And as far as the egg shells are concerned, I throw them out whole tothe chooks. I do not dry them, grind them or do anything. I have a container under mysink and I collect them for a few days and them toss them outside. My birds are fine. I am sure you will hear so many opinions, -you need to do your own research and find out what YOU believe. then give it a try. Me?-- I research everything when it comes to my animals. And then, test the waters.

Regarding your cow, who much land do you have for her? Considering she will be a full sized cow, if you don't have enough land, you will need to supplement hay. I have a small breed cow, and she eats ALOT!! At least as much, if not more, than my two sheep and goat put together. I wish you luck!!
 

BarredBuff

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I dont know the actual measurement of the land, but Im sure we will find out. I do plan to supplement with hay anyway just incase. Our journey with this cow has progressed a lot actually, from a dry lot to a little pasture, now most of the yard :p I just hope we will have enough area for her to graze efficiently. :fl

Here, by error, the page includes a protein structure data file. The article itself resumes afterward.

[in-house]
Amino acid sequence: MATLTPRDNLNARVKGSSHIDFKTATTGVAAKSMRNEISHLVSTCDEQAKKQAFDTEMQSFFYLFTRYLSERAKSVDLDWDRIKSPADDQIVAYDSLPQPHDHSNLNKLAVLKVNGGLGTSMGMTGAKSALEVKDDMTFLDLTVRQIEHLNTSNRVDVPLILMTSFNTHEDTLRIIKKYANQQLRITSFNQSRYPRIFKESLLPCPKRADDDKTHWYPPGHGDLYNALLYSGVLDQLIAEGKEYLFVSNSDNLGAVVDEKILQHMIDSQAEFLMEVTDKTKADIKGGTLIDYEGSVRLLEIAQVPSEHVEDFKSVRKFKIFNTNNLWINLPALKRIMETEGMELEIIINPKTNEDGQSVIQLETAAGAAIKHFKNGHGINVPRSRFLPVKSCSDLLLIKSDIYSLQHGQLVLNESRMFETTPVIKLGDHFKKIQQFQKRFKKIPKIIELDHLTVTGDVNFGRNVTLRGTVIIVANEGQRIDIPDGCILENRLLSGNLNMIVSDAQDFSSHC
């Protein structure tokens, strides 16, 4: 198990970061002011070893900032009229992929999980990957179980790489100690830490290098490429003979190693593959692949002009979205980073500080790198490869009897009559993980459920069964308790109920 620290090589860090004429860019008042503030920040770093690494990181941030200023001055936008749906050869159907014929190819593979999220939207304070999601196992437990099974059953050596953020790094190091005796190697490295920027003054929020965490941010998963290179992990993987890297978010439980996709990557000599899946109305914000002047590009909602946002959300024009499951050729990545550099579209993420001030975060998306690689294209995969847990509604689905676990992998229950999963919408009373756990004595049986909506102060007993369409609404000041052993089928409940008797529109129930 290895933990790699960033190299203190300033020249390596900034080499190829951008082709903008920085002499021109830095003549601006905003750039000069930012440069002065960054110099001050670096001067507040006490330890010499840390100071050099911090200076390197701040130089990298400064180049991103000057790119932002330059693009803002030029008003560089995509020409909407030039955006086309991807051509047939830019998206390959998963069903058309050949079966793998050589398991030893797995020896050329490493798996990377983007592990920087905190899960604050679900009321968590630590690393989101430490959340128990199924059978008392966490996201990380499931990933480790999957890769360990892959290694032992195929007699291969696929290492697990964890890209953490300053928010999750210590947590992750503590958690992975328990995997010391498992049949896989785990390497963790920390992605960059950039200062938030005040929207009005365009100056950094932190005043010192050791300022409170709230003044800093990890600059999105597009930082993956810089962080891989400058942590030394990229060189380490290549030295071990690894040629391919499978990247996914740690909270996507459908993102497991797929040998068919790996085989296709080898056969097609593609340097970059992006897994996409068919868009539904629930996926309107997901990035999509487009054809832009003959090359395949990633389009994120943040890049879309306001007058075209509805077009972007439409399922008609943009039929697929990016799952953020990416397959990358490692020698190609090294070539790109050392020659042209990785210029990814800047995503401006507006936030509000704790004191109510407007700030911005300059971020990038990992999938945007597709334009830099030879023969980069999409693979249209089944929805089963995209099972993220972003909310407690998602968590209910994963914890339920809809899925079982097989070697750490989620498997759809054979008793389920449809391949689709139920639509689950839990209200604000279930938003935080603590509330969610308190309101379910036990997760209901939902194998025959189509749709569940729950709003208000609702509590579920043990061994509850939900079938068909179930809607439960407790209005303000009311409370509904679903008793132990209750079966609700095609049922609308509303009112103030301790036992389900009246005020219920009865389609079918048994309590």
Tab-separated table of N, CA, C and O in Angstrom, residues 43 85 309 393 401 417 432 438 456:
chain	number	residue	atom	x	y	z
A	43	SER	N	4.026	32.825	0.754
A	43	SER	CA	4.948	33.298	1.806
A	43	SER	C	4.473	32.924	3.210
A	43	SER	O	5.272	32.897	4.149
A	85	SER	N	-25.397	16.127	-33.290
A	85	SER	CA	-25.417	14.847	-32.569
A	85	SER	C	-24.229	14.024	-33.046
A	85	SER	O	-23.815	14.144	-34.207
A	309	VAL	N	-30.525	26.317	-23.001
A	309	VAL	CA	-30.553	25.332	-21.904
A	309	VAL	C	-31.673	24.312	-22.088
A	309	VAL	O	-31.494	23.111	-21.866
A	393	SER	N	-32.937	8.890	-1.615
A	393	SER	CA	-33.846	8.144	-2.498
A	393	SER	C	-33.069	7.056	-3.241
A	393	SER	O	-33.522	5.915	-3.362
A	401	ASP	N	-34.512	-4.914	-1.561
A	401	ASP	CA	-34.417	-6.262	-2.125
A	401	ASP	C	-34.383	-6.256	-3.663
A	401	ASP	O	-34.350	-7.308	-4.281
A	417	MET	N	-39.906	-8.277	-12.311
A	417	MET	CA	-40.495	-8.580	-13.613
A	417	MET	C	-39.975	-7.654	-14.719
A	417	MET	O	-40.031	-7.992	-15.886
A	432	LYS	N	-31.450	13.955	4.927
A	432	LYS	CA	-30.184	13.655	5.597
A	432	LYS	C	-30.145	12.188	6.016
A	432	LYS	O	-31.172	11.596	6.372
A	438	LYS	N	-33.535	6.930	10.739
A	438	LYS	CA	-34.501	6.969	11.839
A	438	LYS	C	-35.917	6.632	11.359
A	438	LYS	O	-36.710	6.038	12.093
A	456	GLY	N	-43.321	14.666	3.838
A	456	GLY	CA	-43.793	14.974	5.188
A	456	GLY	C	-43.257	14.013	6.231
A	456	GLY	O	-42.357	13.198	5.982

Beekissed

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BarredBuff said:
Bee, I have a question. When your sheep were in your yard, were they healthy and productive with the fescue and clover present??
Oh, boy, were they! Too fat, really. Of course, a yard in my area is just a former pasture that gets mowed alot and only allows the shorter grasses to thrive. That's all yard are in the country...now, in the city I'm sure some have been seeded with certain grasses that aren't as nutrient rich.

BB, your yard/pasture will improve with the grazing and rotating of the graze. You should see that lawn now after having the cows and the sheep on it...the grazing and the manure/urine did some kind of magic....lush, deeply green and soooo much thicker than it was when I first arrived there.

Check out that book I mentioned from your local library. Salatin tells just how and why grasses improve with proper grazing from livestock and with judicious rotation of stock. He may be a rude man but he sure knows his pasture! :p